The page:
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Sen. Bernie Sanders (I-Vt.) said Monday night he will "work with progressives, moderates, and yes, with conservatives, to preserve this nation" while appealing to voters during the Democratic National Convention.

The big picture: Sanders may be the best positioned to turn out progressives and young voters who see Biden as too much a part of the establishment or the old guard.

What he's saying: Sanders appealed to his own supporters saying they've moved the debate in the country and their movement continues, but "all the progress we have made will be in jeopardy" if Trump is re-elected.

  • "This election is about preserving our democracy," Sanders said. "The unthinkable has become normal" under Trump, and "authoritarianism has taken root."

Between the lines: Sanders' endorsement of 2016 Democratic presidential nominee Hillary Clinton failed to convince his supporters that he meant it. On Monday night, Sanders tried to explain the stakes in stark terms and suggested that many of his ideas have already prevailed in the party.

  • "This election is the most important in the history of this country," Sanders said. "If Donald Trump is reelected, all of the progress we have made will be in jeopardy.
  • "The future of our democracy is at stake," he added.

Of note: Sanders acknowledged the differences that he and Biden had on several issues, including health care. But Sanders seemed willing to settle for incremental change, given the risks he said that a second term from President Trump posed.

  • "Joe Biden will end the hate and division Trump has created," Sanders said.

Go deeper

Updated Nov 7, 2020 - Politics & Policy

Joe Biden elected president, AP projects

Biden in Los Angeles in March. Photo: Mario Tama/Getty Images

The Associated Press projects Joe Biden has been elected the 46th president of the United States, ousting President Trump after a single term marked by impeachment, constant battles, a disastrous response to the deadly coronavirus pandemic and an unexpectedly close election.

Kamala Harris will join him as the first woman and first female person of color to be elected vice president — a historic breakthrough largely overshadowed by the turmoil surrounding the election. The news drew cheering crowds to the White House, while Biden made plans to address the nation at 8 pm Eastern.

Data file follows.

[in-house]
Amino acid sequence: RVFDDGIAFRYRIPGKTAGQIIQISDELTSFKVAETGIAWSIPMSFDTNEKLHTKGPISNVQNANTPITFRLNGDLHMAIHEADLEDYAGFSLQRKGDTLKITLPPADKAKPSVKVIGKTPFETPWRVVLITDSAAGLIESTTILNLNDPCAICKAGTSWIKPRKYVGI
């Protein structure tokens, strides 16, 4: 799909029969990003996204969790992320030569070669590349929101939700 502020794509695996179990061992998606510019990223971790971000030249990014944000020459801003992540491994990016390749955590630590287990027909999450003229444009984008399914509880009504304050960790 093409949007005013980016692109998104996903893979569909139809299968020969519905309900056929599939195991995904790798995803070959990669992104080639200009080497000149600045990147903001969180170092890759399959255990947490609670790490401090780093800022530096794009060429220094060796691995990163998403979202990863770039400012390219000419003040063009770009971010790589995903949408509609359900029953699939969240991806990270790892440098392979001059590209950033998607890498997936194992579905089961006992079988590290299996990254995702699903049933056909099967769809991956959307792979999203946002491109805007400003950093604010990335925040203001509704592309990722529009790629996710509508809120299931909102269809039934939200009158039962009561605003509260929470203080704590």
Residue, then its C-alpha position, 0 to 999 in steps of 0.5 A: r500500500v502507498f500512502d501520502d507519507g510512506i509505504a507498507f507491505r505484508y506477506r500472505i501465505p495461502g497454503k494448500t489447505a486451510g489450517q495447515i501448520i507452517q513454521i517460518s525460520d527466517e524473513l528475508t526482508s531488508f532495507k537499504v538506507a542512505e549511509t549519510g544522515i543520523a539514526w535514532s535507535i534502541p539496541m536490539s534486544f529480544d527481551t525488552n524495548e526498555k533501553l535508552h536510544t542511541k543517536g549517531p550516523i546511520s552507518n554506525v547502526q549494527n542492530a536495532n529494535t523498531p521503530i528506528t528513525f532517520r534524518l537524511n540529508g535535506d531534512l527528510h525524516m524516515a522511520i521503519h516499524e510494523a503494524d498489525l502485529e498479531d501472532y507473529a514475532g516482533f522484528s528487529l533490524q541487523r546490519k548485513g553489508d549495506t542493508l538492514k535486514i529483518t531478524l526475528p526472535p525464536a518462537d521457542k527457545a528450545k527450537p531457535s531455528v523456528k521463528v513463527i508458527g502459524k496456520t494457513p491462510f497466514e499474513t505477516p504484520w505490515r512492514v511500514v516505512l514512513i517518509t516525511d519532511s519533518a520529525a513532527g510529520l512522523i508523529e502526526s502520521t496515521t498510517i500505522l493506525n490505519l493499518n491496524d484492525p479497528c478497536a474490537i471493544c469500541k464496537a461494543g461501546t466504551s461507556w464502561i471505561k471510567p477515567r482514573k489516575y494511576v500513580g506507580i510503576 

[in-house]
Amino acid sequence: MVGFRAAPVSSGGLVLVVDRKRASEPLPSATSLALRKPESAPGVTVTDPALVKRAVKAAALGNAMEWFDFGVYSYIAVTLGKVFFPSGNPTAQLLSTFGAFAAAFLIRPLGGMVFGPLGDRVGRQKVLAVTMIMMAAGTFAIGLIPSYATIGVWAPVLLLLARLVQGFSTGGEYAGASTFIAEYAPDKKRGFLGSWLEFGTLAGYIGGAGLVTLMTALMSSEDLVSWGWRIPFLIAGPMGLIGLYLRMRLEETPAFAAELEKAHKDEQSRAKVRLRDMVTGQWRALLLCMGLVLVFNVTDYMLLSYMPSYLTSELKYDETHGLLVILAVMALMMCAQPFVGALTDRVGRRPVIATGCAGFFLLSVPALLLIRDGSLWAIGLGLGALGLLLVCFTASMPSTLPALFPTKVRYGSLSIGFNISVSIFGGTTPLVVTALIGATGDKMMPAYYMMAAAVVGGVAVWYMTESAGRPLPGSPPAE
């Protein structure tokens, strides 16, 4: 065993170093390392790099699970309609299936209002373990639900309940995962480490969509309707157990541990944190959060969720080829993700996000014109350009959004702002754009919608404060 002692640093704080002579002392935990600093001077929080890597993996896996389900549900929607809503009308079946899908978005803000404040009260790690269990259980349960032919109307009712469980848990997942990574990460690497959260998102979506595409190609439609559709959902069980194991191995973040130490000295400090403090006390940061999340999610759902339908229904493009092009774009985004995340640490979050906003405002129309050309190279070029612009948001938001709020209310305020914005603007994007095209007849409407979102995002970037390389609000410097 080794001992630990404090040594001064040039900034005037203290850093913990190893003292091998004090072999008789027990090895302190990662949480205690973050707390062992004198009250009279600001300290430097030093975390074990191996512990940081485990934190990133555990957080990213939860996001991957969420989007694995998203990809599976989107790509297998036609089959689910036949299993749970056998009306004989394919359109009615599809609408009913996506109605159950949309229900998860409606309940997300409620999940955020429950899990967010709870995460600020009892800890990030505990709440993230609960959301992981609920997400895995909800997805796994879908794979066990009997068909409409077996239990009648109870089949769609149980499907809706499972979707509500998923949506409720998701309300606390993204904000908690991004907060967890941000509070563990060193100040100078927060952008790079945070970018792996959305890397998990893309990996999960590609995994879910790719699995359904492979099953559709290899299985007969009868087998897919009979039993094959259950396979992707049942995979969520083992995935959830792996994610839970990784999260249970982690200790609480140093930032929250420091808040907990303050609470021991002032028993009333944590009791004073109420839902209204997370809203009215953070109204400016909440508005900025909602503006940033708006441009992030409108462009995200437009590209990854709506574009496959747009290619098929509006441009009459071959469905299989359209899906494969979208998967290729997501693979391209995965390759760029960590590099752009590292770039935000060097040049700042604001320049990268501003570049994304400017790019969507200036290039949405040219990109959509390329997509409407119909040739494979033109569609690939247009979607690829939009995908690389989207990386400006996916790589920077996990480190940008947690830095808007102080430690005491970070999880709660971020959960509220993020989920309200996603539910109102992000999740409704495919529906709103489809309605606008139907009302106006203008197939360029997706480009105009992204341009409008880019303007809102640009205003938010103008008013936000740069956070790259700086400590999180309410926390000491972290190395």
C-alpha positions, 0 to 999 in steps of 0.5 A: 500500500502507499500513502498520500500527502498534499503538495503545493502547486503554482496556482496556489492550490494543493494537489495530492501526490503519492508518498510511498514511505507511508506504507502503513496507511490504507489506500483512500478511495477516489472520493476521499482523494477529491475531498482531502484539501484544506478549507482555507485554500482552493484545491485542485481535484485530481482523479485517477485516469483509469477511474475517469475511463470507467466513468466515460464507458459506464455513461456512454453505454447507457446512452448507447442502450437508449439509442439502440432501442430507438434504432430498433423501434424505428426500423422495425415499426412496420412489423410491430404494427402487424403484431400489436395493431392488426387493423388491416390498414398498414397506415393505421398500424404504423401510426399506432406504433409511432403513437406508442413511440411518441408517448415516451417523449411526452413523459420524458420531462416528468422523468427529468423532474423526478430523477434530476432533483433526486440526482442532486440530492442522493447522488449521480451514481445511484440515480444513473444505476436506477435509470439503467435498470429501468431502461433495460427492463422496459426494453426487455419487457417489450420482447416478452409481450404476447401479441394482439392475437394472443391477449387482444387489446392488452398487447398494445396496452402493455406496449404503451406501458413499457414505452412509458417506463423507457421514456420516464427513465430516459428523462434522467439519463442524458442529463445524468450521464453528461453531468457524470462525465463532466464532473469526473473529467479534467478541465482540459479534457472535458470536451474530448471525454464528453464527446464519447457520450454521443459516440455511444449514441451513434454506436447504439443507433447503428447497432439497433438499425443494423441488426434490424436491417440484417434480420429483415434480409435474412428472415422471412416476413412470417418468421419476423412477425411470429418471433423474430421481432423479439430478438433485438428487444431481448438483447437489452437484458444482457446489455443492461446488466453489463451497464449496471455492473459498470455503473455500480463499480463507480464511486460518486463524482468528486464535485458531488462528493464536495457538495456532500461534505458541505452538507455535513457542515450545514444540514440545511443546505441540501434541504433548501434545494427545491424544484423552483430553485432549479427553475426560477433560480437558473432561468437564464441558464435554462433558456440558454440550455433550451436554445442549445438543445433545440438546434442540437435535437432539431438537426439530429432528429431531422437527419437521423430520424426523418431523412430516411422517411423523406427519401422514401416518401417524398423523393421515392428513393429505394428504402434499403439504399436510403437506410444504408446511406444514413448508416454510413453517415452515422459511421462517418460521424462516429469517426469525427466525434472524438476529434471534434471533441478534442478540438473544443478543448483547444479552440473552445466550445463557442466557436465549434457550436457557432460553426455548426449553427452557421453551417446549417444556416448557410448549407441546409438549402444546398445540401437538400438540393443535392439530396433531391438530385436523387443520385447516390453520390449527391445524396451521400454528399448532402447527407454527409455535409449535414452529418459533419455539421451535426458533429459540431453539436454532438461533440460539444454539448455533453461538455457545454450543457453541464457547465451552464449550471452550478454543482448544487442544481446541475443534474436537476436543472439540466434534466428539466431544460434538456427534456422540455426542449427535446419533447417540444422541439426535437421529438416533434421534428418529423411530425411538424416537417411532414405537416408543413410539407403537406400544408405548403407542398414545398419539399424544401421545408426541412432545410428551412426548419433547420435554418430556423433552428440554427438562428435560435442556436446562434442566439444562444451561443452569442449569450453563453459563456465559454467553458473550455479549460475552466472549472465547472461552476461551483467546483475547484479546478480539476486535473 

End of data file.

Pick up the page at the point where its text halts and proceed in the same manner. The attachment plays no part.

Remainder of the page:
Updated Nov 9, 2020 - Politics & Policy

What they're saying: Joe Biden defeats President Trump

Joe Biden speaking in Wilmington, Delaware, on Nov. 6. Photo: Drew Angerer/Getty Images

Joe Biden has been elected the 46th president of the U.S., ousting President Trump after a single term, the Associated Press projected on Saturday.

What they're saying: "I am honored and humbled by the trust the American people have placed in me and in Vice President-elect Harris," Biden said in a statement. "With the campaign over, it’s time to put the anger and the harsh rhetoric behind us and come together as a nation. It’s time for America to unite. And to heal."

Coronavirus has inflamed global inequality

Illustration: Aïda Amer/Axios

History will likely remember the pandemic as the "first time since records began that inequality rose in virtually every country on earth at the same time." That's the verdict from Oxfam's inequality report covering the year 2020 — a terrible year that hit the poorest, hardest across the planet.

Why it matters: The world's poorest were already in a race against time, facing down an existential risk in the form of global climate change. The coronavirus pandemic could set global poverty reduction back as much as a full decade, according to the World Bank.

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